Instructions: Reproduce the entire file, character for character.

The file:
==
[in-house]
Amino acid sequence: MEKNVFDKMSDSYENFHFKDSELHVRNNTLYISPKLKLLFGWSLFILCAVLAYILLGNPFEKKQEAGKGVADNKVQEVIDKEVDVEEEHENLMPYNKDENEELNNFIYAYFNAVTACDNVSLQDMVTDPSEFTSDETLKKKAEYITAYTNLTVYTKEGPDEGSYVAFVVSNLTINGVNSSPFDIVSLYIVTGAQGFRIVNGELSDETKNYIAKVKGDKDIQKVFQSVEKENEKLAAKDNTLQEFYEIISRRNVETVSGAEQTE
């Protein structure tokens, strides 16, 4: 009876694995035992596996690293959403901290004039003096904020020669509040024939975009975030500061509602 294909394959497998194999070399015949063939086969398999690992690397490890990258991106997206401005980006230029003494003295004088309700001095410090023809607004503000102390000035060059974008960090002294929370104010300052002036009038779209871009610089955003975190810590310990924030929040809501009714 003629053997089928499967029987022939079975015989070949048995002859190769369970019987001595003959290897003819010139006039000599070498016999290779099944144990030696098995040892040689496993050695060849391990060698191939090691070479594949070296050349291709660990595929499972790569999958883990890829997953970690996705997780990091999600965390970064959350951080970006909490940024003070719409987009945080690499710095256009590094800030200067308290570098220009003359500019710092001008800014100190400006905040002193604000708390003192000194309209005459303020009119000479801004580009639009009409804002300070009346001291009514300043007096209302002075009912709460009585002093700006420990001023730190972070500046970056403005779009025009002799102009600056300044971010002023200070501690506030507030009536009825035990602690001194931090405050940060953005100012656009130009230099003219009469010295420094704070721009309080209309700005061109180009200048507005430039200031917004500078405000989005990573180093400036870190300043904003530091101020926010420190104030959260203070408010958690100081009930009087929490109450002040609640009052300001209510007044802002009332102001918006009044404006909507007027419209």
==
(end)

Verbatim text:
[in-house]
Amino acid sequence: MEKNVFDKMSDSYENFHFKDSELHVRNNTLYISPKLKLLFGWSLFILCAVLAYILLGNPFEKKQEAGKGVADNKVQEVIDKEVDVEEEHENLMPYNKDENEELNNFIYAYFNAVTACDNVSLQDMVTDPSEFTSDETLKKKAEYITAYTNLTVYTKEGPDEGSYVAFVVSNLTINGVNSSPFDIVSLYIVTGAQGFRIVNGELSDETKNYIAKVKGDKDIQKVFQSVEKENEKLAAKDNTLQEFYEIISRRNVETVSGAEQTE
């Protein structure tokens, strides 16, 4: 009876694995035992596996690293959403901290004039003096904020020669509040024939975009975030500061509602 294909394959497998194999070399015949063939086969398999690992690397490890990258991106997206401005980006230029003494003295004088309700001095410090023809607004503000102390000035060059974008960090002294929370104010300052002036009038779209871009610089955003975190810590310990924030929040809501009714 003629053997089928499967029987022939079975015989070949048995002859190769369970019987001595003959290897003819010139006039000599070498016999290779099944144990030696098995040892040689496993050695060849391990060698191939090691070479594949070296050349291709660990595929499972790569999958883990890829997953970690996705997780990091999600965390970064959350951080970006909490940024003070719409987009945080690499710095256009590094800030200067308290570098220009003359500019710092001008800014100190400006905040002193604000708390003192000194309209005459303020009119000479801004580009639009009409804002300070009346001291009514300043007096209302002075009912709460009585002093700006420990001023730190972070500046970056403005779009025009002799102009600056300044971010002023200070501690506030507030009536009825035990602690001194931090405050940060953005100012656009130009230099003219009469010295420094704070721009309080209309700005061109180009200048507005430039200031917004500078405000989005990573180093400036870190300043904003530091101020926010420190104030959260203070408010958690100081009930009087929490109450002040609640009052300001209510007044802002009332102001918006009044404006909507007027419209």